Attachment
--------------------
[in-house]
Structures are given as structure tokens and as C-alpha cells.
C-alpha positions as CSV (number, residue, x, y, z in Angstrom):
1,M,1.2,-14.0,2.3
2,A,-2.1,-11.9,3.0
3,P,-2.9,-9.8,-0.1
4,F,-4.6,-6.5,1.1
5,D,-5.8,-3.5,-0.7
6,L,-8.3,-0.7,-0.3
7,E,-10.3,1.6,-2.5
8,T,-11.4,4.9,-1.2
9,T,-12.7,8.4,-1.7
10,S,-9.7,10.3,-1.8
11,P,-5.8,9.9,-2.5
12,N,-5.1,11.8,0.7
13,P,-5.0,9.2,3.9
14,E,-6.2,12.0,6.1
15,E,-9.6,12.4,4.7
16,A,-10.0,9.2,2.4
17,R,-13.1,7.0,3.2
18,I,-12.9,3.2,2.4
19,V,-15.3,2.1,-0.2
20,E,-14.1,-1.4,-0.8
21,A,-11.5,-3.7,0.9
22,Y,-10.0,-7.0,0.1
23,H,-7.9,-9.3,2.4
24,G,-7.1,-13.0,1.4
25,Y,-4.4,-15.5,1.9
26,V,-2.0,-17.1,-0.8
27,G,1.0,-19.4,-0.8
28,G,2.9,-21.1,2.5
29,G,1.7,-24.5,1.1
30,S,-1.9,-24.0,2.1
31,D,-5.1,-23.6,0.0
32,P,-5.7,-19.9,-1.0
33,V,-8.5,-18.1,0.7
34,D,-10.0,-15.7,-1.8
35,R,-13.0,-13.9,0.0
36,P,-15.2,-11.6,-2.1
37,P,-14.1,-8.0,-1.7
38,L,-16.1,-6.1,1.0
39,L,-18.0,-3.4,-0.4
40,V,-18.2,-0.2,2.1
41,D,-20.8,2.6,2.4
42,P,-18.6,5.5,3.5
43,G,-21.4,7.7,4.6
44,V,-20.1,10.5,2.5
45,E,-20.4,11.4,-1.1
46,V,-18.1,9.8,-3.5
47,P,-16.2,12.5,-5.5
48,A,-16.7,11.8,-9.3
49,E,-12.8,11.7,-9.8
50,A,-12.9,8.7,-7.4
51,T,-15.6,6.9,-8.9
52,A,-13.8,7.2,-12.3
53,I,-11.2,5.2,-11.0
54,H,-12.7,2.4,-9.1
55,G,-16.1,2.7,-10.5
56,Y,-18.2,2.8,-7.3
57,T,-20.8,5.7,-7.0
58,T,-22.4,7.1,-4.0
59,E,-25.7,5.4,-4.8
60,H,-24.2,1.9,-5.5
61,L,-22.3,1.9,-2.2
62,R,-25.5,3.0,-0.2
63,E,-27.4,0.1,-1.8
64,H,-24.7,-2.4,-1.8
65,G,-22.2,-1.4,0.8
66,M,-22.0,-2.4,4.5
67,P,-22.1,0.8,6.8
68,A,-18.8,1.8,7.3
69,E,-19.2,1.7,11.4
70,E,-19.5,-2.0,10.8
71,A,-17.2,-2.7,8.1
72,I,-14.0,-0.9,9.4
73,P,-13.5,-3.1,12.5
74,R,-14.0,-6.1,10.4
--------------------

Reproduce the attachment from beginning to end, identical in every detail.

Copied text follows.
[in-house]
Structures are given as structure tokens and as C-alpha cells.
C-alpha positions as CSV (number, residue, x, y, z in Angstrom):
1,M,1.2,-14.0,2.3
2,A,-2.1,-11.9,3.0
3,P,-2.9,-9.8,-0.1
4,F,-4.6,-6.5,1.1
5,D,-5.8,-3.5,-0.7
6,L,-8.3,-0.7,-0.3
7,E,-10.3,1.6,-2.5
8,T,-11.4,4.9,-1.2
9,T,-12.7,8.4,-1.7
10,S,-9.7,10.3,-1.8
11,P,-5.8,9.9,-2.5
12,N,-5.1,11.8,0.7
13,P,-5.0,9.2,3.9
14,E,-6.2,12.0,6.1
15,E,-9.6,12.4,4.7
16,A,-10.0,9.2,2.4
17,R,-13.1,7.0,3.2
18,I,-12.9,3.2,2.4
19,V,-15.3,2.1,-0.2
20,E,-14.1,-1.4,-0.8
21,A,-11.5,-3.7,0.9
22,Y,-10.0,-7.0,0.1
23,H,-7.9,-9.3,2.4
24,G,-7.1,-13.0,1.4
25,Y,-4.4,-15.5,1.9
26,V,-2.0,-17.1,-0.8
27,G,1.0,-19.4,-0.8
28,G,2.9,-21.1,2.5
29,G,1.7,-24.5,1.1
30,S,-1.9,-24.0,2.1
31,D,-5.1,-23.6,0.0
32,P,-5.7,-19.9,-1.0
33,V,-8.5,-18.1,0.7
34,D,-10.0,-15.7,-1.8
35,R,-13.0,-13.9,0.0
36,P,-15.2,-11.6,-2.1
37,P,-14.1,-8.0,-1.7
38,L,-16.1,-6.1,1.0
39,L,-18.0,-3.4,-0.4
40,V,-18.2,-0.2,2.1
41,D,-20.8,2.6,2.4
42,P,-18.6,5.5,3.5
43,G,-21.4,7.7,4.6
44,V,-20.1,10.5,2.5
45,E,-20.4,11.4,-1.1
46,V,-18.1,9.8,-3.5
47,P,-16.2,12.5,-5.5
48,A,-16.7,11.8,-9.3
49,E,-12.8,11.7,-9.8
50,A,-12.9,8.7,-7.4
51,T,-15.6,6.9,-8.9
52,A,-13.8,7.2,-12.3
53,I,-11.2,5.2,-11.0
54,H,-12.7,2.4,-9.1
55,G,-16.1,2.7,-10.5
56,Y,-18.2,2.8,-7.3
57,T,-20.8,5.7,-7.0
58,T,-22.4,7.1,-4.0
59,E,-25.7,5.4,-4.8
60,H,-24.2,1.9,-5.5
61,L,-22.3,1.9,-2.2
62,R,-25.5,3.0,-0.2
63,E,-27.4,0.1,-1.8
64,H,-24.7,-2.4,-1.8
65,G,-22.2,-1.4,0.8
66,M,-22.0,-2.4,4.5
67,P,-22.1,0.8,6.8
68,A,-18.8,1.8,7.3
69,E,-19.2,1.7,11.4
70,E,-19.5,-2.0,10.8
71,A,-17.2,-2.7,8.1
72,I,-14.0,-0.9,9.4
73,P,-13.5,-3.1,12.5
74,R,-14.0,-6.1,10.4